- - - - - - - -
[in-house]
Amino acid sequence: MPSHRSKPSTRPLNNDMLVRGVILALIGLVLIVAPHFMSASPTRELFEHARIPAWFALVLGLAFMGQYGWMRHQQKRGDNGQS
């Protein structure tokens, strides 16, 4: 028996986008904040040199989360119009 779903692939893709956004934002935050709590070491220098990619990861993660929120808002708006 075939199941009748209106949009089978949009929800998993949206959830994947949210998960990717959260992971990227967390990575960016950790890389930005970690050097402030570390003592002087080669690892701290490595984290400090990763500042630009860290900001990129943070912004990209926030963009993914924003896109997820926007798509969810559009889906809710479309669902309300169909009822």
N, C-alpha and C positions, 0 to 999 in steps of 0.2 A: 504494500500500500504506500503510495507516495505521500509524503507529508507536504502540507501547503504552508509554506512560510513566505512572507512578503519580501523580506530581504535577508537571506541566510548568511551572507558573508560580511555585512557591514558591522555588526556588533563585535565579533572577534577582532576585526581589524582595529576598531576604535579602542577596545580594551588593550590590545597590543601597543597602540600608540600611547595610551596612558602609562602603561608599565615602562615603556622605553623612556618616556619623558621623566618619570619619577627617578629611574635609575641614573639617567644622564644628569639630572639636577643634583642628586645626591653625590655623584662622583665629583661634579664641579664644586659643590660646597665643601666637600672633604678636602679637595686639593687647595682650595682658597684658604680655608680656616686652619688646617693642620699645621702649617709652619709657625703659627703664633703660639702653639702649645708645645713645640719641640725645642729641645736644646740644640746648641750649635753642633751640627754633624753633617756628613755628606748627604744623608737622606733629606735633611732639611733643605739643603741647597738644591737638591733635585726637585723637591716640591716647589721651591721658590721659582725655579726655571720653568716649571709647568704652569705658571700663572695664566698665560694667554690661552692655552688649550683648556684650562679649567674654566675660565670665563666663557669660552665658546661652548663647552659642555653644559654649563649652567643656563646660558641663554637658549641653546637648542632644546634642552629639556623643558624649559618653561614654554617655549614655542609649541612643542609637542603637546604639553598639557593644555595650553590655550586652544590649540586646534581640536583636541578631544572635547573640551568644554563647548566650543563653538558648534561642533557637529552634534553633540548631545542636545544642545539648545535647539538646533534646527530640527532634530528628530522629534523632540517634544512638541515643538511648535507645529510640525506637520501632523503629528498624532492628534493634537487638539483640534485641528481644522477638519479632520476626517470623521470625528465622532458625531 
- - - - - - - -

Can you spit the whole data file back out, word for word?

[in-house]
Amino acid sequence: MPSHRSKPSTRPLNNDMLVRGVILALIGLVLIVAPHFMSASPTRELFEHARIPAWFALVLGLAFMGQYGWMRHQQKRGDNGQS
């Protein structure tokens, strides 16, 4: 028996986008904040040199989360119009 779903692939893709956004934002935050709590070491220098990619990861993660929120808002708006 075939199941009748209106949009089978949009929800998993949206959830994947949210998960990717959260992971990227967390990575960016950790890389930005970690050097402030570390003592002087080669690892701290490595984290400090990763500042630009860290900001990129943070912004990209926030963009993914924003896109997820926007798509969810559009889906809710479309669902309300169909009822």
N, C-alpha and C positions, 0 to 999 in steps of 0.2 A: 504494500500500500504506500503510495507516495505521500509524503507529508507536504502540507501547503504552508509554506512560510513566505512572507512578503519580501523580506530581504535577508537571506541566510548568511551572507558573508560580511555585512557591514558591522555588526556588533563585535565579533572577534577582532576585526581589524582595529576598531576604535579602542577596545580594551588593550590590545597590543601597543597602540600608540600611547595610551596612558602609562602603561608599565615602562615603556622605553623612556618616556619623558621623566618619570619619577627617578629611574635609575641614573639617567644622564644628569639630572639636577643634583642628586645626591653625590655623584662622583665629583661634579664641579664644586659643590660646597665643601666637600672633604678636602679637595686639593687647595682650595682658597684658604680655608680656616686652619688646617693642620699645621702649617709652619709657625703659627703664633703660639702653639702649645708645645713645640719641640725645642729641645736644646740644640746648641750649635753642633751640627754633624753633617756628613755628606748627604744623608737622606733629606735633611732639611733643605739643603741647597738644591737638591733635585726637585723637591716640591716647589721651591721658590721659582725655579726655571720653568716649571709647568704652569705658571700663572695664566698665560694667554690661552692655552688649550683648556684650562679649567674654566675660565670665563666663557669660552665658546661652548663647552659642555653644559654649563649652567643656563646660558641663554637658549641653546637648542632644546634642552629639556623643558624649559618653561614654554617655549614655542609649541612643542609637542603637546604639553598639557593644555595650553590655550586652544590649540586646534581640536583636541578631544572635547573640551568644554563647548566650543563653538558648534561642533557637529552634534553633540548631545542636545544642545539648545535647539538646533534646527530640527532634530528628530522629534523632540517634544512638541515643538511648535507645529510640525506637520501632523503629528498624532492628534493634537487638539483640534485641528481644522477638519479632520476626517470623521470625528465622532458625531 